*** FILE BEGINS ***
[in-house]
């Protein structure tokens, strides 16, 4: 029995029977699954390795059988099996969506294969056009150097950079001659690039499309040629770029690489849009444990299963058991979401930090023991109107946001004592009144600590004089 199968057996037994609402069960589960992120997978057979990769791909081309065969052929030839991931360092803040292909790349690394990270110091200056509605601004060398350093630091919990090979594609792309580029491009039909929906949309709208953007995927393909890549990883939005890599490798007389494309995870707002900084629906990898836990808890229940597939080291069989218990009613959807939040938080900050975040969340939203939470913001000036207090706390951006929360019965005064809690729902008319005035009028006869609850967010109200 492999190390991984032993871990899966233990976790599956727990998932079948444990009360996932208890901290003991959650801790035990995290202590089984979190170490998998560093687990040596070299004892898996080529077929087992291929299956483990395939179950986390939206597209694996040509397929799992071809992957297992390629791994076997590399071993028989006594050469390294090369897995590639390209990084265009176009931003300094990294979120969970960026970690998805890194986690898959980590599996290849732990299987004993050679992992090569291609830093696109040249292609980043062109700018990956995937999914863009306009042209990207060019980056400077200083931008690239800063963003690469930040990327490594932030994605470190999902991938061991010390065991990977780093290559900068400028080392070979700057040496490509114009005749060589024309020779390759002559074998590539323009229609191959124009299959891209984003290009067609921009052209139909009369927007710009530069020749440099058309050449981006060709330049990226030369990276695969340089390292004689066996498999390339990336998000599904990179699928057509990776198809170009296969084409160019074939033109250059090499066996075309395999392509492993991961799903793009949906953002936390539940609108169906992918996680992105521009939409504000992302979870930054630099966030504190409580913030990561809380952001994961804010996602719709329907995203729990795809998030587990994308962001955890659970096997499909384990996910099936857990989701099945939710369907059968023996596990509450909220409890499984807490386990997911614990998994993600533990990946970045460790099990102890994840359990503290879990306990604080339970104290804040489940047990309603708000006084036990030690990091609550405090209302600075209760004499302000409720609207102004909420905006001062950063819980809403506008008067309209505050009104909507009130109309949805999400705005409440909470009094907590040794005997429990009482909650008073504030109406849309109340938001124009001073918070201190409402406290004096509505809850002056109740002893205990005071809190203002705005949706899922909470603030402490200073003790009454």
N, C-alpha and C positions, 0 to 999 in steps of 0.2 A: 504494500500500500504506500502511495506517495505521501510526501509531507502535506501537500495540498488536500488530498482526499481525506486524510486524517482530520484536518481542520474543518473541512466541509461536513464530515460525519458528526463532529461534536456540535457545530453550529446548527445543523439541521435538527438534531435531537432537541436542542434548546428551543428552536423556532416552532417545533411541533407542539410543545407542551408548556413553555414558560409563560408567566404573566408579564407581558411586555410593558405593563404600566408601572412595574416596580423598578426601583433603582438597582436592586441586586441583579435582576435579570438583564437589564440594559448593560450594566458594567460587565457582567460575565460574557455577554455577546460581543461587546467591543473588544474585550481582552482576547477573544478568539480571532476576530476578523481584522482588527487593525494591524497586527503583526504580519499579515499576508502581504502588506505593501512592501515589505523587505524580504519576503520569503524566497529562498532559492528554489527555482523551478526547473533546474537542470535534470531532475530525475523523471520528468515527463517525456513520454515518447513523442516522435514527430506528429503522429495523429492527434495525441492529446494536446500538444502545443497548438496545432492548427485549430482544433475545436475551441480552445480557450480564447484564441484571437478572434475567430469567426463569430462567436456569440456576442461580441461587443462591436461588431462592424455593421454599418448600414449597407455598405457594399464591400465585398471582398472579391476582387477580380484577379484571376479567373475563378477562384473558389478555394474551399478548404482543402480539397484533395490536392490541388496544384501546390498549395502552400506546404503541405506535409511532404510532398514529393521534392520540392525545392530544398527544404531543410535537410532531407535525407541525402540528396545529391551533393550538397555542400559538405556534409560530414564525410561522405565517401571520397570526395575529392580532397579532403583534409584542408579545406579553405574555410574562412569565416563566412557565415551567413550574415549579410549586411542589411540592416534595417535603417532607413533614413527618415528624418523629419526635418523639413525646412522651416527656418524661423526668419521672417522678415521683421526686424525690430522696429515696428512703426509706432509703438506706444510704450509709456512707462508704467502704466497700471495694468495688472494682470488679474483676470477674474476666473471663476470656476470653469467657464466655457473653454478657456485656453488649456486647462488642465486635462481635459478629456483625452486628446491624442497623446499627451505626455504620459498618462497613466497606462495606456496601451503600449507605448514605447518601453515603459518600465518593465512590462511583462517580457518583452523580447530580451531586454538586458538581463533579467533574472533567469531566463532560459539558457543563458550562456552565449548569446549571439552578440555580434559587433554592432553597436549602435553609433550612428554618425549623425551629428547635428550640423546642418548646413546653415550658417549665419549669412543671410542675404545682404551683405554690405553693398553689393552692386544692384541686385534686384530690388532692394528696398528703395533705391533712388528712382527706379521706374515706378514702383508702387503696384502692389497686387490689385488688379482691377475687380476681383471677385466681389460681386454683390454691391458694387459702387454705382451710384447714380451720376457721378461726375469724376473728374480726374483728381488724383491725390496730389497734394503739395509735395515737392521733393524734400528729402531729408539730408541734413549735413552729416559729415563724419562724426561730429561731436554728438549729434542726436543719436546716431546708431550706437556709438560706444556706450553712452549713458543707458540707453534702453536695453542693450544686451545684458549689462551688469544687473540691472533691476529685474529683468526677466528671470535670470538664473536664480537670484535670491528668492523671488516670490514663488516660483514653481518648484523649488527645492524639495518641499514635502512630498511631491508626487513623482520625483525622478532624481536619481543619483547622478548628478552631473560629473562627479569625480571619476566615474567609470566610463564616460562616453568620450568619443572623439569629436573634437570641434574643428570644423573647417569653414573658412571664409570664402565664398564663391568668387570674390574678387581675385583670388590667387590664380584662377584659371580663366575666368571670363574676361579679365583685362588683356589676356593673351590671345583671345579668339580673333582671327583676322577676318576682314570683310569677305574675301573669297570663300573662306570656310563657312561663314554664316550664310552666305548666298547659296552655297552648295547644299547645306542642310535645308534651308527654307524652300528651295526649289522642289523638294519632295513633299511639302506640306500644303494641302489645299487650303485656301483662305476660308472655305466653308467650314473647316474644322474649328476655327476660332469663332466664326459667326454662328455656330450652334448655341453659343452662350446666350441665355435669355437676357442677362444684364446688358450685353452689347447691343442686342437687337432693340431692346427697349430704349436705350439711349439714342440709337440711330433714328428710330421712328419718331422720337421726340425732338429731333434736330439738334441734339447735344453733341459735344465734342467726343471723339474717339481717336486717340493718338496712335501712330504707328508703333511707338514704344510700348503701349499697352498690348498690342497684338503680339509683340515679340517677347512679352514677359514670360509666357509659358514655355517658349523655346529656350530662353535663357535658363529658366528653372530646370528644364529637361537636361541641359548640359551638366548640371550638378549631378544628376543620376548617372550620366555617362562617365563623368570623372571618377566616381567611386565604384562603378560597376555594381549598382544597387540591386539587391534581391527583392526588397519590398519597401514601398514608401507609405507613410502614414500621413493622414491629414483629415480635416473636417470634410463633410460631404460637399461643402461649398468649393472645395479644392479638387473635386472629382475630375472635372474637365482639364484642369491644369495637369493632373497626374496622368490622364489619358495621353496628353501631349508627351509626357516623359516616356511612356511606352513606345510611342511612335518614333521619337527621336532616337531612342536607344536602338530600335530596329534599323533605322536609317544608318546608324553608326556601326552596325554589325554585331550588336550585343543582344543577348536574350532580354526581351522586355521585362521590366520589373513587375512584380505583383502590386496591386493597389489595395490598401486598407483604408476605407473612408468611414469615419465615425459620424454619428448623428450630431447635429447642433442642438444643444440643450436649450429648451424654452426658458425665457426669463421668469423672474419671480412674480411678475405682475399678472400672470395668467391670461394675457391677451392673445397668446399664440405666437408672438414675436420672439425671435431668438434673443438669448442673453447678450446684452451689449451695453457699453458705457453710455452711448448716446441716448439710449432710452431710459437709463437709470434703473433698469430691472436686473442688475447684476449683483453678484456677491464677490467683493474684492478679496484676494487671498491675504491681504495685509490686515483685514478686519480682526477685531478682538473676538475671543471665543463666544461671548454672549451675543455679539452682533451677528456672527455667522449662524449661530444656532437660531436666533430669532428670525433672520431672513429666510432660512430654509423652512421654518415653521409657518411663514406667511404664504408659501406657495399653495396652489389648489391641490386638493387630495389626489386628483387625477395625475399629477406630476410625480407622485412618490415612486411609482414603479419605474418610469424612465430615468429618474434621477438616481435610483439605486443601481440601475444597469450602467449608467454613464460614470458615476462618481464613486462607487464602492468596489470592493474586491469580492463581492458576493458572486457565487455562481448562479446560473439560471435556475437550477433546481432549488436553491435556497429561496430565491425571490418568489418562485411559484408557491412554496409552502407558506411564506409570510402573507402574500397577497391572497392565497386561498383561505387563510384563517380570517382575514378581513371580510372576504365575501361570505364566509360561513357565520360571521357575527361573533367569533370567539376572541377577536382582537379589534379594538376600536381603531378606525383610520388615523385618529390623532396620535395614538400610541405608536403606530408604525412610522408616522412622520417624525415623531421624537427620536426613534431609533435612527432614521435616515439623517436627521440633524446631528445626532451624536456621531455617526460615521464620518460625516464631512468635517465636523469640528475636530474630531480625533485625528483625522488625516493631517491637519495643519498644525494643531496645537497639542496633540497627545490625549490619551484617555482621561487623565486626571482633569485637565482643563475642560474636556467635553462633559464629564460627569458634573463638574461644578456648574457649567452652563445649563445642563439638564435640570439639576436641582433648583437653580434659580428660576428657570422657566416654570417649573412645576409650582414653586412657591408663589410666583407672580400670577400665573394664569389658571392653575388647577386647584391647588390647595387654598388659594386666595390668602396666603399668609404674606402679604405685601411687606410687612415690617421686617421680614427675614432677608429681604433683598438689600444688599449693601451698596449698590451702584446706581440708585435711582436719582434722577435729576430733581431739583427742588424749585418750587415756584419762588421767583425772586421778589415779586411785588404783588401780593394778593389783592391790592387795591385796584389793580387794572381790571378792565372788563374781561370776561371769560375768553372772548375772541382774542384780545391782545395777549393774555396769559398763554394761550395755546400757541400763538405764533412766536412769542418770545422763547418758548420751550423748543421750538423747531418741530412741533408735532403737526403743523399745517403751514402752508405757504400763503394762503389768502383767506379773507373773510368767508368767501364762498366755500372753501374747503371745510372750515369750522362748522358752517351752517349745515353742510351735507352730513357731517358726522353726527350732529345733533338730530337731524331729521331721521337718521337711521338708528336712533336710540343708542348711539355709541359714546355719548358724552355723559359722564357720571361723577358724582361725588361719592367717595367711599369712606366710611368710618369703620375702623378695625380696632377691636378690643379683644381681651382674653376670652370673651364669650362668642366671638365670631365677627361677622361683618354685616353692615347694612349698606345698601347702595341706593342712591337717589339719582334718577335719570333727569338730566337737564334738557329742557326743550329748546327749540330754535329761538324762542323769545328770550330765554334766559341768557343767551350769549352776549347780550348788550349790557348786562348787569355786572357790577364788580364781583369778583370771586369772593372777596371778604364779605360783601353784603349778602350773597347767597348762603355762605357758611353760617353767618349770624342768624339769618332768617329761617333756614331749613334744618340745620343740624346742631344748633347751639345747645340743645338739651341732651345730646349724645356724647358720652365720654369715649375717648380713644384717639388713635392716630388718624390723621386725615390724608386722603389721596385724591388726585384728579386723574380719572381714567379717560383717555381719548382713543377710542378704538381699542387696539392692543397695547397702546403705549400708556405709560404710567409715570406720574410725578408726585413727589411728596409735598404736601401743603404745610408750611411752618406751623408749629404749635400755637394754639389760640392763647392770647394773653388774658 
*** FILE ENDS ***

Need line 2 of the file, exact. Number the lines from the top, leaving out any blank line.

């Protein structure tokens, strides 16, 4: 029995029977699954390795059988099996969506294969056009150097950079001659690039499309040629770029690489849009444990299963058991979401930090023991109107946001004592009144600590004089 199968057996037994609402069960589960992120997978057979990769791909081309065969052929030839991931360092803040292909790349690394990270110091200056509605601004060398350093630091919990090979594609792309580029491009039909929906949309709208953007995927393909890549990883939005890599490798007389494309995870707002900084629906990898836990808890229940597939080291069989218990009613959807939040938080900050975040969340939203939470913001000036207090706390951006929360019965005064809690729902008319005035009028006869609850967010109200 492999190390991984032993871990899966233990976790599956727990998932079948444990009360996932208890901290003991959650801790035990995290202590089984979190170490998998560093687990040596070299004892898996080529077929087992291929299956483990395939179950986390939206597209694996040509397929799992071809992957297992390629791994076997590399071993028989006594050469390294090369897995590639390209990084265009176009931003300094990294979120969970960026970690998805890194986690898959980590599996290849732990299987004993050679992992090569291609830093696109040249292609980043062109700018990956995937999914863009306009042209990207060019980056400077200083931008690239800063963003690469930040990327490594932030994605470190999902991938061991010390065991990977780093290559900068400028080392070979700057040496490509114009005749060589024309020779390759002559074998590539323009229609191959124009299959891209984003290009067609921009052209139909009369927007710009530069020749440099058309050449981006060709330049990226030369990276695969340089390292004689066996498999390339990336998000599904990179699928057509990776198809170009296969084409160019074939033109250059090499066996075309395999392509492993991961799903793009949906953002936390539940609108169906992918996680992105521009939409504000992302979870930054630099966030504190409580913030990561809380952001994961804010996602719709329907995203729990795809998030587990994308962001955890659970096997499909384990996910099936857990989701099945939710369907059968023996596990509450909220409890499984807490386990997911614990998994993600533990990946970045460790099990102890994840359990503290879990306990604080339970104290804040489940047990309603708000006084036990030690990091609550405090209302600075209760004499302000409720609207102004909420905006001062950063819980809403506008008067309209505050009104909507009130109309949805999400705005409440909470009094907590040794005997429990009482909650008073504030109406849309109340938001124009001073918070201190409402406290004096509505809850002056109740002893205990005071809190203002705005949706899922909470603030402490200073003790009454």